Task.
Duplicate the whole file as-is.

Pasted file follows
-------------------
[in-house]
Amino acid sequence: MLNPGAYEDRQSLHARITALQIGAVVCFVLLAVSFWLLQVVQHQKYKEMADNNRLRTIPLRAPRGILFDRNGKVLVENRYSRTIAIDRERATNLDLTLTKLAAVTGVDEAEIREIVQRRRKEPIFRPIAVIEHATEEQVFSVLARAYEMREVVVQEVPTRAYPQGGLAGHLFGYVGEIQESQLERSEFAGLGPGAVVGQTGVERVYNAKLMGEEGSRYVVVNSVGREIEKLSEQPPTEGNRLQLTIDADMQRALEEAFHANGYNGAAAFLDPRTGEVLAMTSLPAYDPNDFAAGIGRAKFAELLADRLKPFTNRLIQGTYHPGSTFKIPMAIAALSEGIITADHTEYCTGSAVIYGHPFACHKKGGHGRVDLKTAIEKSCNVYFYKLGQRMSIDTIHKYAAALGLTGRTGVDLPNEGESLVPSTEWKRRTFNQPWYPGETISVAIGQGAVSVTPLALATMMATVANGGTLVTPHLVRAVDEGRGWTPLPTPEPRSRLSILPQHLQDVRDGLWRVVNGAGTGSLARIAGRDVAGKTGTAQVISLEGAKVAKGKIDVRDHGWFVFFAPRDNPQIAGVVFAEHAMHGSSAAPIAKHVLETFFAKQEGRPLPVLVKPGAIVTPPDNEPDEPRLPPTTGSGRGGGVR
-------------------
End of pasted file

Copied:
[in-house]
Amino acid sequence: MLNPGAYEDRQSLHARITALQIGAVVCFVLLAVSFWLLQVVQHQKYKEMADNNRLRTIPLRAPRGILFDRNGKVLVENRYSRTIAIDRERATNLDLTLTKLAAVTGVDEAEIREIVQRRRKEPIFRPIAVIEHATEEQVFSVLARAYEMREVVVQEVPTRAYPQGGLAGHLFGYVGEIQESQLERSEFAGLGPGAVVGQTGVERVYNAKLMGEEGSRYVVVNSVGREIEKLSEQPPTEGNRLQLTIDADMQRALEEAFHANGYNGAAAFLDPRTGEVLAMTSLPAYDPNDFAAGIGRAKFAELLADRLKPFTNRLIQGTYHPGSTFKIPMAIAALSEGIITADHTEYCTGSAVIYGHPFACHKKGGHGRVDLKTAIEKSCNVYFYKLGQRMSIDTIHKYAAALGLTGRTGVDLPNEGESLVPSTEWKRRTFNQPWYPGETISVAIGQGAVSVTPLALATMMATVANGGTLVTPHLVRAVDEGRGWTPLPTPEPRSRLSILPQHLQDVRDGLWRVVNGAGTGSLARIAGRDVAGKTGTAQVISLEGAKVAKGKIDVRDHGWFVFFAPRDNPQIAGVVFAEHAMHGSSAAPIAKHVLETFFAKQEGRPLPVLVKPGAIVTPPDNEPDEPRLPPTTGSGRGGGVR